How To De-Ice Tires (5 Easy Steps)
Tires and ice are not a good combo. Everyone is aware by now that driving on icy roads poses significant safety concerns, but what about when ice forms on top of your tires? This is even more dangerous as cold temperatures can cause all sorts of defects to your tires. They are likely going to lose pressure, stiffen up, and potentially even crack which can lead to severe tire structural damage, or even blowouts.
In order to avoid this, you need to remove ice from your tires by following a few simple steps listed below. How to de-ice tires? Read this article and find out.
How To De-Ice Tires
There are a couple of ways how one can de-ice tires, and the most common ones are by using a de-icer spray that is also used to de-ice windshield wipers. If you come across larger ice patches on your tires, also be sure to use an ice scraper that can thoroughly clean the insides of the grooves.
You should also spray your tires with a special silicone-based tire treatment that will prevent ice patches from forming in the future. It’s also a good idea to clean out your wheel wells from snow, slush, and ice in order for them not to come in contact with the tires.
How To De-Ice Tires: Step By Step Guide
- Spray the tires with a de-icer spray
- Scrape off the ice with an ice scraper
- Clean out your wheel wells
- Treat your tires and wheel wells with silicone spray
- Clear your tires after driving
Spray The Tires With A De-Icer Spray
Many de-icing products can be used on various parts of the car such as the windshield, the windshield wipers, the door handles, and tires. A quality de-icer spray can take care of all of these which means that it is safe for tire use as well. These compounds are designed to remove ice quickly without causing any harm to your tires. Only use de-icer sprays that are specifically designed for automotive use.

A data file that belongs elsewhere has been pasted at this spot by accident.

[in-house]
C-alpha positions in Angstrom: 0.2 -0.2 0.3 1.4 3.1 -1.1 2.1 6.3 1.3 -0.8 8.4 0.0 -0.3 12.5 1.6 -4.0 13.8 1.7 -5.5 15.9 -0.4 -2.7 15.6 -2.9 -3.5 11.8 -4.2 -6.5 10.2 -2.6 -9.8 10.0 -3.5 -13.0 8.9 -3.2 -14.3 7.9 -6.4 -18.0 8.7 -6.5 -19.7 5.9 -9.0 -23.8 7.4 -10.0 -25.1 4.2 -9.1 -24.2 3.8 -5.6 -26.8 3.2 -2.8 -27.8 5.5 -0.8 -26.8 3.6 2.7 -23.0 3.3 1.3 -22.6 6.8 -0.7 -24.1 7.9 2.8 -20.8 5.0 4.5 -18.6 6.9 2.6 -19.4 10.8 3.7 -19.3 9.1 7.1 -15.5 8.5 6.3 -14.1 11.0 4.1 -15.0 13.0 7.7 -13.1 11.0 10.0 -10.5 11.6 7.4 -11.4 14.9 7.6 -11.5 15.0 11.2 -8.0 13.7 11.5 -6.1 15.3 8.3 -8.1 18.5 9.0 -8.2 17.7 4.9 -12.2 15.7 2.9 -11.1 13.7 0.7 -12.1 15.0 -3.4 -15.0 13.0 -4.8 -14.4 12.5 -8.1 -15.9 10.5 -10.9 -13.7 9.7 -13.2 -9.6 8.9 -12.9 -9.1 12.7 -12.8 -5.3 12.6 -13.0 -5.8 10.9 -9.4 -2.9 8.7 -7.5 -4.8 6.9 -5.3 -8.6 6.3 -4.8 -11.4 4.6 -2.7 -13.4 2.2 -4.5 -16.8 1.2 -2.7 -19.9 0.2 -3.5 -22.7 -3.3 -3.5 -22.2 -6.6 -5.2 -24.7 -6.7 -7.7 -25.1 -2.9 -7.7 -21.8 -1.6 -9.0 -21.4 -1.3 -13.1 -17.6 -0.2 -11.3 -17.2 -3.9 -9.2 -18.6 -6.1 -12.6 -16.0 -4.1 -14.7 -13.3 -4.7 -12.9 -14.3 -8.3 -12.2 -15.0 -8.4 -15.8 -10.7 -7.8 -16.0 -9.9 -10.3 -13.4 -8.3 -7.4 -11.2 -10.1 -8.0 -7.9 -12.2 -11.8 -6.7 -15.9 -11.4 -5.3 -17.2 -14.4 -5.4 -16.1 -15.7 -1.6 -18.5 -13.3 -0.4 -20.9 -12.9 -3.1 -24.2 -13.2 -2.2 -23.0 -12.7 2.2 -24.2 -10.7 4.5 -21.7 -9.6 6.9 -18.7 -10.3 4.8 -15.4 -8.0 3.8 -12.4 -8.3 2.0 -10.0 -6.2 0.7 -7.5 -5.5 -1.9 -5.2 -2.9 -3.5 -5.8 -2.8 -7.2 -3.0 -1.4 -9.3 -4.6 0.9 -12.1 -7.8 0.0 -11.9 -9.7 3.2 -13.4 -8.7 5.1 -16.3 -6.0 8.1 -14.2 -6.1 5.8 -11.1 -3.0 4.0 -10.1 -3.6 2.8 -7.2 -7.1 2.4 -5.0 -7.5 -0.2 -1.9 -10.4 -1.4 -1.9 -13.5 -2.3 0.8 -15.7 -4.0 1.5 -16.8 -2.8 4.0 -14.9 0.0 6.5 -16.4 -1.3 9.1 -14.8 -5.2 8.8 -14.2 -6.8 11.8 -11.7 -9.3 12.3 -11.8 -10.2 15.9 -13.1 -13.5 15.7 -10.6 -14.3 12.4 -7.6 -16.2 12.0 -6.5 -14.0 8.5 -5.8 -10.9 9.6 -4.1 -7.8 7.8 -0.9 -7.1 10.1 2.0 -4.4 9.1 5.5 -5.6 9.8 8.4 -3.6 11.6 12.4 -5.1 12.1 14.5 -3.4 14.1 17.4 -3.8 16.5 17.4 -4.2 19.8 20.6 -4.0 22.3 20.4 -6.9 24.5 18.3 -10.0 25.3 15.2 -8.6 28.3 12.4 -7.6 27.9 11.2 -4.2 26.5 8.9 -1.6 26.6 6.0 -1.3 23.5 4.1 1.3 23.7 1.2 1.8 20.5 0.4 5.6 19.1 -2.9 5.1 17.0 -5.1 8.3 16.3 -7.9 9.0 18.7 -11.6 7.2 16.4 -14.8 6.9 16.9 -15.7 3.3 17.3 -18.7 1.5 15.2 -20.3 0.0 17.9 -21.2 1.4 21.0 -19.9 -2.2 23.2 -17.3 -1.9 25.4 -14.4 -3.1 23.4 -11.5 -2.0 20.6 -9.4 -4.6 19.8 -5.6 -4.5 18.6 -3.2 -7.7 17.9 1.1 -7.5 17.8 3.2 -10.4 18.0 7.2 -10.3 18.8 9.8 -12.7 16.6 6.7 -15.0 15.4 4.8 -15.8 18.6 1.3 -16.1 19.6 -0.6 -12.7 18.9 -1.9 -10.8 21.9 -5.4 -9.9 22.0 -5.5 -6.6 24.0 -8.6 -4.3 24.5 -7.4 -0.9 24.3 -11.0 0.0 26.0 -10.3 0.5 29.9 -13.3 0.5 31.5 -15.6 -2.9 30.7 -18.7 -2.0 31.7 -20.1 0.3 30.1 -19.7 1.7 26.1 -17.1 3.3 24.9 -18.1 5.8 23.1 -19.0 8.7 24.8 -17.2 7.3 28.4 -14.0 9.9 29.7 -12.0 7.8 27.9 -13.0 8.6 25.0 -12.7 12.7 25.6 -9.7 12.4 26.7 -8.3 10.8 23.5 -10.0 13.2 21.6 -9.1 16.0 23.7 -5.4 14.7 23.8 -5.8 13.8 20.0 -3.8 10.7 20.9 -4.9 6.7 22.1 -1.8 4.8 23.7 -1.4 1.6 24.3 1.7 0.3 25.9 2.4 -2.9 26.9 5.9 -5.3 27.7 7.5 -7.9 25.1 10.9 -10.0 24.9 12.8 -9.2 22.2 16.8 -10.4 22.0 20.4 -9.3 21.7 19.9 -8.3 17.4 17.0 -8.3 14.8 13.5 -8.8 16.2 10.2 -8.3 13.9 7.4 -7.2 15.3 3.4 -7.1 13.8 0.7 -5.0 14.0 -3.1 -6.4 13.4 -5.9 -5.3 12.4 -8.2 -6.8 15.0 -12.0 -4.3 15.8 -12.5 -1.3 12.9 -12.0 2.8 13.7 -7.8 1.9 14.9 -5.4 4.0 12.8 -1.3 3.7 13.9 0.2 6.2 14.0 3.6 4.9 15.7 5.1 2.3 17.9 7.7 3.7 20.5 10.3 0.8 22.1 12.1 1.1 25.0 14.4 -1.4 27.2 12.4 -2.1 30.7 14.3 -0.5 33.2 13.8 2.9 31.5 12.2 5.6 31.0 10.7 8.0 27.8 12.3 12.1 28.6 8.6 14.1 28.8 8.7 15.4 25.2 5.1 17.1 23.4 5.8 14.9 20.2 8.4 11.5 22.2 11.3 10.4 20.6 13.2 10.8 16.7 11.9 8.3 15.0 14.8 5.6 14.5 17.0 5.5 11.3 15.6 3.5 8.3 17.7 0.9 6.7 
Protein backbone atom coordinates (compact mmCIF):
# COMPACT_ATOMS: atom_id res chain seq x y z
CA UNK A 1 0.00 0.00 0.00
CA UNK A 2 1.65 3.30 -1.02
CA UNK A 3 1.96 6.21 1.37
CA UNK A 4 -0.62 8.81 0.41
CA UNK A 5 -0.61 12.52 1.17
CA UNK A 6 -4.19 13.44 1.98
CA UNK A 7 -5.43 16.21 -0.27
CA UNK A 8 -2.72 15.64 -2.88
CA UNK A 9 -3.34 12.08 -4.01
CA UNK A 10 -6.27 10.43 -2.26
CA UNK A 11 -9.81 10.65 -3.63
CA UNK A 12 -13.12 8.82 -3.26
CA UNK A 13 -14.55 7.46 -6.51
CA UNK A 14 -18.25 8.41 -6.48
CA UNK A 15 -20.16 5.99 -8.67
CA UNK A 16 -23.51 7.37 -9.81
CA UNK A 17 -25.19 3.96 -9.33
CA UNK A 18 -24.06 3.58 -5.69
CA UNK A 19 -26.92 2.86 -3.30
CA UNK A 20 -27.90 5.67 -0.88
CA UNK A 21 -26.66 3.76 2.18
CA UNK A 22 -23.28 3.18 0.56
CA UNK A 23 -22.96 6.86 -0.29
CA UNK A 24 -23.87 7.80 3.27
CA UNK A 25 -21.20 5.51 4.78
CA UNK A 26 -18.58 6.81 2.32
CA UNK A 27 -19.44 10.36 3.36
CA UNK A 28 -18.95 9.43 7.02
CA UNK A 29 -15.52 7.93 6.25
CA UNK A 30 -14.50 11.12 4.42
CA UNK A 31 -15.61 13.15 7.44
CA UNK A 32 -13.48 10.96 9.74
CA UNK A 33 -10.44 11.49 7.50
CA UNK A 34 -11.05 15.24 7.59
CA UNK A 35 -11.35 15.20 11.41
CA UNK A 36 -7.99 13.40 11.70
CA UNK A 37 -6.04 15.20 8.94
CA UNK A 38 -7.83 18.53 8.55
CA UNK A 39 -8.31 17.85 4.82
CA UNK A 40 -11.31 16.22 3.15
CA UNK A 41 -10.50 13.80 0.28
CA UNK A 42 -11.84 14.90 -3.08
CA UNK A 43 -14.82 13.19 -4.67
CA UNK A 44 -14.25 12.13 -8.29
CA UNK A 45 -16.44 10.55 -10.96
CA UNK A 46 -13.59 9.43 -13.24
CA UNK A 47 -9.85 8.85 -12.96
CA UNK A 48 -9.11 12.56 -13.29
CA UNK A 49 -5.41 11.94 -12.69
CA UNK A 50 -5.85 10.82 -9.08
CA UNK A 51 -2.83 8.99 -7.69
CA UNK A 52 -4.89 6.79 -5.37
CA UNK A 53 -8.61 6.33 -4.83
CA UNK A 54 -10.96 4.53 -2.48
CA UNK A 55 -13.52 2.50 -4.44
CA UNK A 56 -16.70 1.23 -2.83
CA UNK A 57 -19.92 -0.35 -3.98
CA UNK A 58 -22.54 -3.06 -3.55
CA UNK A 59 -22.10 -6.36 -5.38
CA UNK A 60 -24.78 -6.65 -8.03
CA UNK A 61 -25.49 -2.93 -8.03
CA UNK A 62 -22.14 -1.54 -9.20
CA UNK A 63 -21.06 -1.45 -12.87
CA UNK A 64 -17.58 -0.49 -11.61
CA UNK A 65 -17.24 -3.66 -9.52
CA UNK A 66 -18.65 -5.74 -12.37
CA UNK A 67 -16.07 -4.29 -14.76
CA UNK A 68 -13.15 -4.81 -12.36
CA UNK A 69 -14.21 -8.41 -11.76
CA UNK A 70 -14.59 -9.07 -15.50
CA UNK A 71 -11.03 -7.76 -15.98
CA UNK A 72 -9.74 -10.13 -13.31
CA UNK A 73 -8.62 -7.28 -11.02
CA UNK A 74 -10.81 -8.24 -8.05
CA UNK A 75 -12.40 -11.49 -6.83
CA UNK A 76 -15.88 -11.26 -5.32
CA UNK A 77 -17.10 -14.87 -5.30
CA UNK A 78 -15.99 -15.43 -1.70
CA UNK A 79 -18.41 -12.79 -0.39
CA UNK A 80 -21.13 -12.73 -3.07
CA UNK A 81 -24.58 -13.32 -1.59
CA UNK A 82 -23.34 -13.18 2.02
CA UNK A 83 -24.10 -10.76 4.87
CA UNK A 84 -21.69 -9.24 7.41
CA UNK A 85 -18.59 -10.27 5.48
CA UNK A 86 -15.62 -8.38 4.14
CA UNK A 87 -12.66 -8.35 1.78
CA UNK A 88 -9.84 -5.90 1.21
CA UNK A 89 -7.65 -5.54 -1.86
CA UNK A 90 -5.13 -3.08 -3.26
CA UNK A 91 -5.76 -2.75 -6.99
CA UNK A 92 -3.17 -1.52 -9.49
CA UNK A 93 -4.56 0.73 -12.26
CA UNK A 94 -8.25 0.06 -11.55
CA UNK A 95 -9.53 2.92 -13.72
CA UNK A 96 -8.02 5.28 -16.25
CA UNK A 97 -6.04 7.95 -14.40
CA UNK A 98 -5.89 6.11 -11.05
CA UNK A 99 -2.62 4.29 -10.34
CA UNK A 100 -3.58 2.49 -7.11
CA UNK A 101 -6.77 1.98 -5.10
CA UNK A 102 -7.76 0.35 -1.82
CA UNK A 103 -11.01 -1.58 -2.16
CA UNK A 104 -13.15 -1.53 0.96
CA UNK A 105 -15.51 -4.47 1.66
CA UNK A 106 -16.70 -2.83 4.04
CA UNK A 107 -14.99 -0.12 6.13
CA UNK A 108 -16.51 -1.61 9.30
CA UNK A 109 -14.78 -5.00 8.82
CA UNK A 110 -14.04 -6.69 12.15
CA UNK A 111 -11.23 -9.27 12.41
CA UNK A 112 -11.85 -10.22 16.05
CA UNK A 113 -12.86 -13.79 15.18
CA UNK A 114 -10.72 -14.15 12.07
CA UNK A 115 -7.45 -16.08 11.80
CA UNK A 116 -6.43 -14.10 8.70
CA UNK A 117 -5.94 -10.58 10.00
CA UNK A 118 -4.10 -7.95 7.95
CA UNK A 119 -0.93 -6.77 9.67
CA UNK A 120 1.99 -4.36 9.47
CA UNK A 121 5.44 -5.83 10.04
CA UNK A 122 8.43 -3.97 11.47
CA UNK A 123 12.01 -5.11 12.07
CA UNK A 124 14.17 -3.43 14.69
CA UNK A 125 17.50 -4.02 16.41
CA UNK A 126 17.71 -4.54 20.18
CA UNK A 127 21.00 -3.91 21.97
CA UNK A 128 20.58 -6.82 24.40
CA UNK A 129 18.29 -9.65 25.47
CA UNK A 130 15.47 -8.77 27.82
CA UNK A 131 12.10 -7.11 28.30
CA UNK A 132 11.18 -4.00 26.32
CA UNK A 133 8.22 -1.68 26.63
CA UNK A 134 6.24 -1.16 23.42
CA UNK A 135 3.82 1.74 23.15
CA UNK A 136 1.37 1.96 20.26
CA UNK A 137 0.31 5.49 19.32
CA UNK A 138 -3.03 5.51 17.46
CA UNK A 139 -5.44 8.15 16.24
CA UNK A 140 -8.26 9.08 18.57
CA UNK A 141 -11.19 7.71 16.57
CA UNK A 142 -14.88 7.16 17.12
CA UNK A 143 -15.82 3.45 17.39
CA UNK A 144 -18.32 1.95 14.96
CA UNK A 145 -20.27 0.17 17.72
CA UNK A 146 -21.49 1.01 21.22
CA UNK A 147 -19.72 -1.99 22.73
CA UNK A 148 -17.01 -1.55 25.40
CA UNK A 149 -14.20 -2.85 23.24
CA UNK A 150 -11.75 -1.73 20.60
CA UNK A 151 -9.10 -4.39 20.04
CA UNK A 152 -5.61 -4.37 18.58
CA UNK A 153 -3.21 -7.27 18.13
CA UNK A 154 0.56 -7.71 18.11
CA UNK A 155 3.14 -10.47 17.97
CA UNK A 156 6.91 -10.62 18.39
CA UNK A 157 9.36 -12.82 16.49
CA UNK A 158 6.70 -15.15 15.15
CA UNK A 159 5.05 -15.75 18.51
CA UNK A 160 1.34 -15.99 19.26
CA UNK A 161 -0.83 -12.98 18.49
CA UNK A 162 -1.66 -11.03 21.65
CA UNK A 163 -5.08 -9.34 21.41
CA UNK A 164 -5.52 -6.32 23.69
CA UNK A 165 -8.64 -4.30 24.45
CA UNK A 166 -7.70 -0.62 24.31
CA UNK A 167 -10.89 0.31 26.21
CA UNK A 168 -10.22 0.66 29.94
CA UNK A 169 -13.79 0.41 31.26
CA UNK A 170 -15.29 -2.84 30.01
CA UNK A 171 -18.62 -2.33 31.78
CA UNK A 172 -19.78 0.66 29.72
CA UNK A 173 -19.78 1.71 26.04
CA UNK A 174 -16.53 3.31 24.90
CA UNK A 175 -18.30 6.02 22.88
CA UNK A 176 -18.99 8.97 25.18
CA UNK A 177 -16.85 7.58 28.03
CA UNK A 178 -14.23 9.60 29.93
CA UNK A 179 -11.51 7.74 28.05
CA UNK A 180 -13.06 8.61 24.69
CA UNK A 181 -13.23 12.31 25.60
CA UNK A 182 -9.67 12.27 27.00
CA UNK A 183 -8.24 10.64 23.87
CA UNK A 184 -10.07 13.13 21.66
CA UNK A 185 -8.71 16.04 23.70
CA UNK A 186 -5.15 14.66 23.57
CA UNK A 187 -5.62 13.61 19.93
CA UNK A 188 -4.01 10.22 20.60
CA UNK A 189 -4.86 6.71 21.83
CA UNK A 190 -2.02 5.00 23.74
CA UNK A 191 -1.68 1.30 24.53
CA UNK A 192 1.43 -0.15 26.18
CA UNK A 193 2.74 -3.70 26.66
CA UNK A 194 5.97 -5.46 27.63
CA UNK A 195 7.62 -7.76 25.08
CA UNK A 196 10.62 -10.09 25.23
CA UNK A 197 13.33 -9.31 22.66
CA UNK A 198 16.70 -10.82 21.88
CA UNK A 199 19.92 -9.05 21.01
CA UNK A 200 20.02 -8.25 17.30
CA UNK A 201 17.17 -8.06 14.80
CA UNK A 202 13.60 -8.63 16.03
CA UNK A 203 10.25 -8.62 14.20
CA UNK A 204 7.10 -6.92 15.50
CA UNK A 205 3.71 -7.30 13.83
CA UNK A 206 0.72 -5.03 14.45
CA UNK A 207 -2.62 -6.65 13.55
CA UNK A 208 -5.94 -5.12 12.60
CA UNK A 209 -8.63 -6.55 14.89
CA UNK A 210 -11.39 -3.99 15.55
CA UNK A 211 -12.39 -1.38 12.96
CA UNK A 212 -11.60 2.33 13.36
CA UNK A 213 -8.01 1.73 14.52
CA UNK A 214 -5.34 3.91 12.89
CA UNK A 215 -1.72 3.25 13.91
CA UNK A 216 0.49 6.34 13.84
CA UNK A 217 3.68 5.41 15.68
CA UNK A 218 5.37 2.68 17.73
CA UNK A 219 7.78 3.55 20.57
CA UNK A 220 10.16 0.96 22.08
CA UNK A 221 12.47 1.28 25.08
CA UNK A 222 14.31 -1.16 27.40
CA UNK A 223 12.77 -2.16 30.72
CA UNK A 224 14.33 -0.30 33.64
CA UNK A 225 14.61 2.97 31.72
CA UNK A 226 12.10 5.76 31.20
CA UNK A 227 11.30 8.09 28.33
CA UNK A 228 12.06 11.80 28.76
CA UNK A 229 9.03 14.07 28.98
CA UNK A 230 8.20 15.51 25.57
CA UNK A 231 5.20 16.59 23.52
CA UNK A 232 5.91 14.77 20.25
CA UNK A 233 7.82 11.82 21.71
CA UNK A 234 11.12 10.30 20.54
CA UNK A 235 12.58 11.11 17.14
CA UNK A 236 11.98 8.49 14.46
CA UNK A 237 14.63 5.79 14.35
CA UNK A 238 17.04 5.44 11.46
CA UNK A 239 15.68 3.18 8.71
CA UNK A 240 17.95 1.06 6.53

The most important thing is to go around the tire completely because you want to remove the stubborn ice that has managed to fuse with the tire. This will help you a lot when it comes to scrapping off the ice with a scraper.
Scrape Of The Ice With An Ice Scraper
No matter how effective a de-icer spray can be, you will still have to use the good old scraper to remove all the larger chunks of ice after they have been softened by the spray. You need to do this extra carefully as you don’t want to scratch your wheels, your tires, or even your paint.
Pop off all the larger ice chunks and don’t be shy to spray the de-icer a few times on some more stubborn ice patches.
Clean Out Your Wheel Wells
Your wheel wells are likely going to be covered with snow, ice, slush, and all sorts of dirt particles and debris. You also have to clean these off thoroughly after you finish driving as these can easily spread towards your tires. Cleaning your wheel wells during winter should always be done whenever you wash the car, no matter if you come across ice or not.
Treat Your Tires And Wheel Wells With Silicone Spray
After you are done removing all the larger ice chunks and smaller ice patches, now you have to prevent ice from forming as you don’t want to de-ice your tires every single day. The best course of action would be to use a silicone-based tire treatment spray which is designed to employ a clear no-stick layer on top of your tires which prevents ice from forming in the future.
Sure, a silicone-based spray may not be able to prevent ice from forming completely, but if it does, it is going to be a lot easier to remove the ice if the tire has been sprayed with silicone. Also, don’t forget to spray your wheel wells whenever you spray your tires.
Clean Your Tires After Driving
After you’ve successfully done everything listed to this point, you also want to make sure to clean off any snow and slush from both your tires and your wheel wells. Use a brush to brush off the snow away from the tires as these snow patches tend to turn to ice when the car is parked. Parking your car in a shielded environment such as a garage is also going to help you in the long run.
How Not Do De-Ice Tires?
- Don’t use a hammer
- Don’t use sharp objects